Christmas is a time to remind yourself of what’s really important in life: Fantasy Football.
Christmas can still be a difficult time for Fantasy Premier League managers though, particularly with friends, family and general festivity getting in the way of solemn, dedicated analysis.
So, with this in mind, I thought I’d share some tips on how to best navigate the Christmas period as a Fantasy manager.
There’s a lot going on over Christmas and, if you’re an avid FPL manager like me, it’s sometimes hard to prioritise the really important things.
Personally, I like to set aside an hour or two a day to not think about Fantasy Football. I find this allows me to remain centred, present and the best version of myself for, at least, the length of an episode of Doctor Who or the Strictly Christmas special. Which is more than long enough.
With deadlines coming thick and fast, however, even finding this time can be challenging and, therefore, it’s crucial to learn how to multitask effectively.
The key here, I believe, is to try and integrate your Christmas schedule into your overall FPL schedule.
For example, I like to listen to FPL podcasts while I’m wrapping presents and, even though it sometimes leads me to accidentally write things like ‘strong bench’ or ‘Harry Kane’ on the gift tags, it makes optimal use of my time and helps me to ensure that I’m up to date with what’s going on.
Similarly, when decorating the Christmas tree, I like to think of each bauble as a football player in the ‘Christmas tree formation’. Of course, preferring a 3-4-3 myself, this can sometimes result in a less stable tree, prone to falling over and scaring the cat but, ultimately, it is this level of commitment that makes the difference between being a top 10k manager or being a loser in life.
(yes, that’s a full stop in a headline)
I can’t tell you how many stories I’ve heard of Fantasy managers waking up after the office Christmas party, dazed, hungover and in unfamiliar surroundings only to roll over and find they’ve made a terrible mistake.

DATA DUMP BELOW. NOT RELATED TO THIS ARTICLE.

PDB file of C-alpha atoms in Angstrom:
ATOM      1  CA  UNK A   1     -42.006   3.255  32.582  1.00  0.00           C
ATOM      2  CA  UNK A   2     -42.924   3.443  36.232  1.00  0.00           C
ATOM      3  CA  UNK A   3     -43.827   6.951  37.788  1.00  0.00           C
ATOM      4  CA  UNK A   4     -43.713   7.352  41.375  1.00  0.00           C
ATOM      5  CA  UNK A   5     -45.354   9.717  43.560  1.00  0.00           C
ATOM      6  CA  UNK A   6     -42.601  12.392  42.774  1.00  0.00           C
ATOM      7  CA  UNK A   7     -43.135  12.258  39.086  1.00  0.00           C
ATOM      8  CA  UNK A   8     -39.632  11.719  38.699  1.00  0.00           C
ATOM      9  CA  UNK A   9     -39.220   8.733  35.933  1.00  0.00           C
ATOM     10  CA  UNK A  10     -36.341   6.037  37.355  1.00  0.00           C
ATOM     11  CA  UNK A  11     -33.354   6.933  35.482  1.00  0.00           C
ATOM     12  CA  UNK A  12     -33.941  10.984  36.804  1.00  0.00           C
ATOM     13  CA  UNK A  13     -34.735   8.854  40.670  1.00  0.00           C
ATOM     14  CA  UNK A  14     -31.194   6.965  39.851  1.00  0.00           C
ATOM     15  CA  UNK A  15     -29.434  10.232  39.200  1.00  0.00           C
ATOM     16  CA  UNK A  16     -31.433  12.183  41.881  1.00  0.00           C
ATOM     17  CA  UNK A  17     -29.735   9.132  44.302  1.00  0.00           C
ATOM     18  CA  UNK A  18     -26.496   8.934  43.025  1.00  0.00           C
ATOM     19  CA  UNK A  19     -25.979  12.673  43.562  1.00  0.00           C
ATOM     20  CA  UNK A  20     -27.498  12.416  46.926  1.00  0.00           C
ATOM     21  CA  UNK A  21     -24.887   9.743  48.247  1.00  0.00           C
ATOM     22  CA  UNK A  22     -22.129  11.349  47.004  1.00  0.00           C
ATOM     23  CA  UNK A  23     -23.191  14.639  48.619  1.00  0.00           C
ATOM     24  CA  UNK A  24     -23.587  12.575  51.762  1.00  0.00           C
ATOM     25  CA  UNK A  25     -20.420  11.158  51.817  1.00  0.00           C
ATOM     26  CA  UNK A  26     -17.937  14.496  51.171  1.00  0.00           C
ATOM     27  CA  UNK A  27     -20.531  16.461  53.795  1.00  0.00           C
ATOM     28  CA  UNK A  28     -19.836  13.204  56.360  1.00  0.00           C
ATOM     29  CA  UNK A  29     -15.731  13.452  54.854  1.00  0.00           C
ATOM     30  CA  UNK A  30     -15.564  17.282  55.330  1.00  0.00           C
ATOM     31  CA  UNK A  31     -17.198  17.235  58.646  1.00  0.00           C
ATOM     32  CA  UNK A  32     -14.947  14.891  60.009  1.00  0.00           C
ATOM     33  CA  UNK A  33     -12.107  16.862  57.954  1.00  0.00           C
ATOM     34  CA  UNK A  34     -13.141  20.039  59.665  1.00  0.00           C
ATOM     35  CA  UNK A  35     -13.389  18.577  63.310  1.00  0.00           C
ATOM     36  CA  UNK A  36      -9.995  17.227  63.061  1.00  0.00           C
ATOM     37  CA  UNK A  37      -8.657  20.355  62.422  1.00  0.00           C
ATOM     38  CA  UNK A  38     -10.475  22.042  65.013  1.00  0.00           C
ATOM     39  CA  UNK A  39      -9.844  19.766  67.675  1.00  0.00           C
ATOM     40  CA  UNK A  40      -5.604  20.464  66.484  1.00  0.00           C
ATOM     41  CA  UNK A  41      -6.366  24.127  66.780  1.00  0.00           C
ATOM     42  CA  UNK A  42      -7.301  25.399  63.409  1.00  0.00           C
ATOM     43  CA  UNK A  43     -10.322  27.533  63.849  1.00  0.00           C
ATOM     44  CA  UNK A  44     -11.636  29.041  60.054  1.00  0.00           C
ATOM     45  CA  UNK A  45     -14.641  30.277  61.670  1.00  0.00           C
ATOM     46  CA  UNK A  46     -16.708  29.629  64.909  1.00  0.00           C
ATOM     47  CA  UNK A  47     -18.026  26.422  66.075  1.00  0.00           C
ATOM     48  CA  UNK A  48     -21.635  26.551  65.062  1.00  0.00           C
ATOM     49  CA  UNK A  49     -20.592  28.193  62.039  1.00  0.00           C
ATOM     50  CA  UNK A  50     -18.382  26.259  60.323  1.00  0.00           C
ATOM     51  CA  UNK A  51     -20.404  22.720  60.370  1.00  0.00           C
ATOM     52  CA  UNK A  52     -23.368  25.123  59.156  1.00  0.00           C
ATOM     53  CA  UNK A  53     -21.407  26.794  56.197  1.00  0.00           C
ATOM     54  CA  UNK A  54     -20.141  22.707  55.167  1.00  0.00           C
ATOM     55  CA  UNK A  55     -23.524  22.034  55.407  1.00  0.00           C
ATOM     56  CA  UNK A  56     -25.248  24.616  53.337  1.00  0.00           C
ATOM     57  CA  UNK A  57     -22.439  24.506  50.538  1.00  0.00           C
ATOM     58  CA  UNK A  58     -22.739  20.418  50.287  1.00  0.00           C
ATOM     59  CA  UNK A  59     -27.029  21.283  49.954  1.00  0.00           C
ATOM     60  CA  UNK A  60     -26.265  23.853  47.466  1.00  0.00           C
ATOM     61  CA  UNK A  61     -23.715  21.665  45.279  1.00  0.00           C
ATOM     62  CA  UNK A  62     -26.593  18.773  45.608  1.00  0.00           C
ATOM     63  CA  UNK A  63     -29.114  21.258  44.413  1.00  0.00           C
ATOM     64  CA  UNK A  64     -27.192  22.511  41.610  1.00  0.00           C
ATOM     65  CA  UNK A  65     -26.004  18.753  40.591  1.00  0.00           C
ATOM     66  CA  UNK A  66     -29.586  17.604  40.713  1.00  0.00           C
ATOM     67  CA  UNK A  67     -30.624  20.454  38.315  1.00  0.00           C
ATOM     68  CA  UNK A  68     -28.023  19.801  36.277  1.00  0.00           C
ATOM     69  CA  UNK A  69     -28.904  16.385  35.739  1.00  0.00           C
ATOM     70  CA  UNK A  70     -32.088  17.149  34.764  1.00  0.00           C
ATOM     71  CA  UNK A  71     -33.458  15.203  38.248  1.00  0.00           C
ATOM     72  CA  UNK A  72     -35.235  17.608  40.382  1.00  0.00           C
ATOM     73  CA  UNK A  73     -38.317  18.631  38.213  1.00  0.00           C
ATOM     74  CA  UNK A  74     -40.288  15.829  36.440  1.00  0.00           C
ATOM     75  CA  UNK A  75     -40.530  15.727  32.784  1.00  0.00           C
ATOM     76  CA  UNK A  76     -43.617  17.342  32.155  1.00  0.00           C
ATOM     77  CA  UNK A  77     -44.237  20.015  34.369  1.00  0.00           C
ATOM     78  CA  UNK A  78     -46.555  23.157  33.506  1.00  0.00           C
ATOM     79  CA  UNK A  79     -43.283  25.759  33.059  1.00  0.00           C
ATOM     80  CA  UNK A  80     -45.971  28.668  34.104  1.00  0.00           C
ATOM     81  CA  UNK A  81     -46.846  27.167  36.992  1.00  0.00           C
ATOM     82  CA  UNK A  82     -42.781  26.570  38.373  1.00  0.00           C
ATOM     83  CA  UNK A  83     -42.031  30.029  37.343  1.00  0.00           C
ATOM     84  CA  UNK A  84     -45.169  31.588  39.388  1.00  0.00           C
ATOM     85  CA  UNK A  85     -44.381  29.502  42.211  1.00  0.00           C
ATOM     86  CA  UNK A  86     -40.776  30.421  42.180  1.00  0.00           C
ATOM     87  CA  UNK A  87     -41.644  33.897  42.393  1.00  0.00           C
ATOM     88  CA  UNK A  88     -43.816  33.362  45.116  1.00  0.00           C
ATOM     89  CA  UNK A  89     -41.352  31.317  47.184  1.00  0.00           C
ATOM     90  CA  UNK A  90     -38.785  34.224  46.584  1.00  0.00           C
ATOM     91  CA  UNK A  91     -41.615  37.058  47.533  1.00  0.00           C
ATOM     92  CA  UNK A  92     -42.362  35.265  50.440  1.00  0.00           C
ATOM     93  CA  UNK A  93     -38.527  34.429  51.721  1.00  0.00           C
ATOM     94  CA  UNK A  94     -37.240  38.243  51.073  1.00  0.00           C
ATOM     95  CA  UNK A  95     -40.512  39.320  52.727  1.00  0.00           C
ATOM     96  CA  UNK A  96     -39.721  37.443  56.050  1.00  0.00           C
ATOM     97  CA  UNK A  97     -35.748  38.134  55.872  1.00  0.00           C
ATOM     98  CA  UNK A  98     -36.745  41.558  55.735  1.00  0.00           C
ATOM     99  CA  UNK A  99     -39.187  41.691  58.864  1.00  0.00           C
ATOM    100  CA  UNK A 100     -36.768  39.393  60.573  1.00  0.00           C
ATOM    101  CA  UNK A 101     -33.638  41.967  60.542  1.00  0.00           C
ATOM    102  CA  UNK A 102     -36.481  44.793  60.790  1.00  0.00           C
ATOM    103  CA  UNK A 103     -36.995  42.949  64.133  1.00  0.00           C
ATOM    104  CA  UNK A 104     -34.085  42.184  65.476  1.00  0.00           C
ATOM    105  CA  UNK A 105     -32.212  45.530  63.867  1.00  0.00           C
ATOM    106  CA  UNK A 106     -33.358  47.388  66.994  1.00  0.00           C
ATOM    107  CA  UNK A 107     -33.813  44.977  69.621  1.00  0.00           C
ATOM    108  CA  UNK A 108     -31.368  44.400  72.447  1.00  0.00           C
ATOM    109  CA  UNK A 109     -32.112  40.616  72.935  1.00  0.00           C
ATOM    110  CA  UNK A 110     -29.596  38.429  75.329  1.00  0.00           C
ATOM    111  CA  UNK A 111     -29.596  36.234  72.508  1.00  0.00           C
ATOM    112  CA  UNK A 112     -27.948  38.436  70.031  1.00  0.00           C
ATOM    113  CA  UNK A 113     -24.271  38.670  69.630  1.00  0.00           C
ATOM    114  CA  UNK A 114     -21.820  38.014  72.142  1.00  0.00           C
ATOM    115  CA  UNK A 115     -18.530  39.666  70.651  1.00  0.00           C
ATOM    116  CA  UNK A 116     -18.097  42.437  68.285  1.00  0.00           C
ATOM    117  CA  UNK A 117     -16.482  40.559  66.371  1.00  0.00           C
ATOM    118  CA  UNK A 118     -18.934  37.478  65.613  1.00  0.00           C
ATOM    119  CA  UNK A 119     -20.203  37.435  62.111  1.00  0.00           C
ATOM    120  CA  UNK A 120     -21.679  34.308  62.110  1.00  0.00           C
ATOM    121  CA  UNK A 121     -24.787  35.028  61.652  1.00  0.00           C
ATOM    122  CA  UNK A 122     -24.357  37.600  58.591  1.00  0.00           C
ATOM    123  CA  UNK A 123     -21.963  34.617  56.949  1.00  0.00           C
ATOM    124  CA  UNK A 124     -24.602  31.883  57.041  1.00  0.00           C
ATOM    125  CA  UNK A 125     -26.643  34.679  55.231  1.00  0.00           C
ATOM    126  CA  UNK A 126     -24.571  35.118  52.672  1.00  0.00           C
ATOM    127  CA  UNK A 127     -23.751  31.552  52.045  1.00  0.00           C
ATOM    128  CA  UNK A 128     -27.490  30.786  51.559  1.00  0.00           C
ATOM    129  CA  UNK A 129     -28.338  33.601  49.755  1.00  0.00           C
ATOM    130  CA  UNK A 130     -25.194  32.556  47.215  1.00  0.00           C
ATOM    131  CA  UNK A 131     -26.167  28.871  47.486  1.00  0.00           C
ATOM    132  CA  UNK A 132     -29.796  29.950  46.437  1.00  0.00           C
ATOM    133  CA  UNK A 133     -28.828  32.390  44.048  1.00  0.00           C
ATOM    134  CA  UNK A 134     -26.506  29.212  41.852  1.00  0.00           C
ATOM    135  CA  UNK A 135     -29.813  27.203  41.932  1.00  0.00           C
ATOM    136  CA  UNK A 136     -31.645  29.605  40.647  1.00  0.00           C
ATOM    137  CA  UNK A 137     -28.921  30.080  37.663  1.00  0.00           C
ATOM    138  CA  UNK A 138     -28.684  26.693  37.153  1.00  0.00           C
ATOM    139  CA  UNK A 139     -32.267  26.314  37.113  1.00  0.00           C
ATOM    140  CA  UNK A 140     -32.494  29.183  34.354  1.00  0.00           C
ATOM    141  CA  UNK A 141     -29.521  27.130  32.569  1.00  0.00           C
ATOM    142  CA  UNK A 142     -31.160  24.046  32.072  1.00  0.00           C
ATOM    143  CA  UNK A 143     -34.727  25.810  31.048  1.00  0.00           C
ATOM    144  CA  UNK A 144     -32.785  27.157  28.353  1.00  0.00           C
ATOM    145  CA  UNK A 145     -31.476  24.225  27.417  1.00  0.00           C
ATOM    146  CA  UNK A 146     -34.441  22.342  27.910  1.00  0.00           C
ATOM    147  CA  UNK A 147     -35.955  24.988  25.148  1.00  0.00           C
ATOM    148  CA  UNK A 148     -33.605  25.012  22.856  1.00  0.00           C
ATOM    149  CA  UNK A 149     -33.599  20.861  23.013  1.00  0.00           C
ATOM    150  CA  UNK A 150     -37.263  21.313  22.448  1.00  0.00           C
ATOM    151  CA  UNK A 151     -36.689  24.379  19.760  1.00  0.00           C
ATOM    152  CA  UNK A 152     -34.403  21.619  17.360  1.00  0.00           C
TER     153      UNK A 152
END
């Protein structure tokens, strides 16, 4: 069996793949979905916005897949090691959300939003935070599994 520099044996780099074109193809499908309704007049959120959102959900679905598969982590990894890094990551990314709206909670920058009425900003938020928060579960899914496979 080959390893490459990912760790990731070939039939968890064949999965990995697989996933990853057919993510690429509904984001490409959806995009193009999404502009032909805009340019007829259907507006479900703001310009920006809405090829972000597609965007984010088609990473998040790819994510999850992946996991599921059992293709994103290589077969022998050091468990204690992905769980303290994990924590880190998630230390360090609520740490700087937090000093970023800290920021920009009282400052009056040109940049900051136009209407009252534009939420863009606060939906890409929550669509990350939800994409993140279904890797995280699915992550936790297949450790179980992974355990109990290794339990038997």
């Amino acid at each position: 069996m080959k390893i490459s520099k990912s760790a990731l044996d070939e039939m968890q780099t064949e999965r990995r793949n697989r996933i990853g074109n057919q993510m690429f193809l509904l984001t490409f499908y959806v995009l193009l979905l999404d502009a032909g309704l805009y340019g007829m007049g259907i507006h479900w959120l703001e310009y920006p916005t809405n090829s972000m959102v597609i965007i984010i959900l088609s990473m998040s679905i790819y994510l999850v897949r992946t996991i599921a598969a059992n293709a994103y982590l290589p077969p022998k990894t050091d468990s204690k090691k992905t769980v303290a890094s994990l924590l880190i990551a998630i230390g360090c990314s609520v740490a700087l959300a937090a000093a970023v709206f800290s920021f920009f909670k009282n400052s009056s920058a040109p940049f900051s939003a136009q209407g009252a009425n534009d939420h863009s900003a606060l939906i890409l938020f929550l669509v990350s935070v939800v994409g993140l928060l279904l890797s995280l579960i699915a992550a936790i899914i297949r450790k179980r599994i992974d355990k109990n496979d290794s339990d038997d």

They’ve transferred in Theo Walcott.
My advice here is that, while everybody should let their hair down once in a while and while it might seem like a good idea at the time, try and keep in mind how awkward it will feel the next morning, seeing Theo in your Fantasy team, the two of you trying to avoid eye contact…
Try to drink within your limits and, if you can’t then, whatever you do, don’t make transfers under the influence. One bad decision can ruin your entire season, and life.
Stay Always On
During Christmases of old, Fantasy managers would have to suffer the inconvenience of setting up a desktop computer at the Christmas dinner table or risk going up to several hours without checking on their Fantasy teams.
Some managers were unable to do even this and were thus forced to pull crackers, wear paper hats and speak to their families, like cricket fans.
Not many people know this, but smartphones were originally created to solve this exact problem, allowing Fantasy managers fast, convenient and real-time access to football scores and apps over the holidays.
Sometimes, while fiddling with my team and sending VAR hate tweets at the Christmas dinner table, I do marvel at how connected we humans have become over the years. Christmas really does remind us of how much we have to be thankful for.
My recommendation is to always have a smartphone or other internet-ready device within three feet of you at all times during the festive season.
Any further than that can cause anxiety and ruin Christmas.
Boxing day is exclusively about football and everybody should already know this so don’t feel bad about abruptly switching off The Muppets Christmas Carol or whatever puerile nonsense the kids are watching in favour of a glorious 12 hours of uninterrupted TV football coverage.
Ideally, you will not move from the couch at all during this period and this, of course, necessitates getting a good seat.
I suggest you spend Christmas day scouting your surroundings to identify the optimum vantage point.
You might also want to consider making an early start to Boxing Day in order to secure the best seat or, at least, leaving a beach towel over it before going back to bed.
Obviously you can’t watch a football match without at least one spreadsheet open on your computer but I find that a good physical notepad (I prefer wire-bound with a ruled 7mm feint) for studiously jotting notes during the matches helps you to keep you on track following naps and, I feel, helps to project a vibe of professionalism, clearly demonstrating to passers-by that you’re doing important work and that you shouldn’t be interrupted.
Nobody ever bothered Arrigo Sacchi or Sir Alex Ferguson with questions about ‘watching Sherlock’ or ‘playing Boggle’.
After all, Boxing Day comes but once a year and you shouldn’t let anything, least of all family, friends or general social conventions get in the way of you enjoying it or remembering its true meaning, which is football.
And, with that, I hope you find these tips useful and I wish you all a very Merry Christmas and a Happy New Year!
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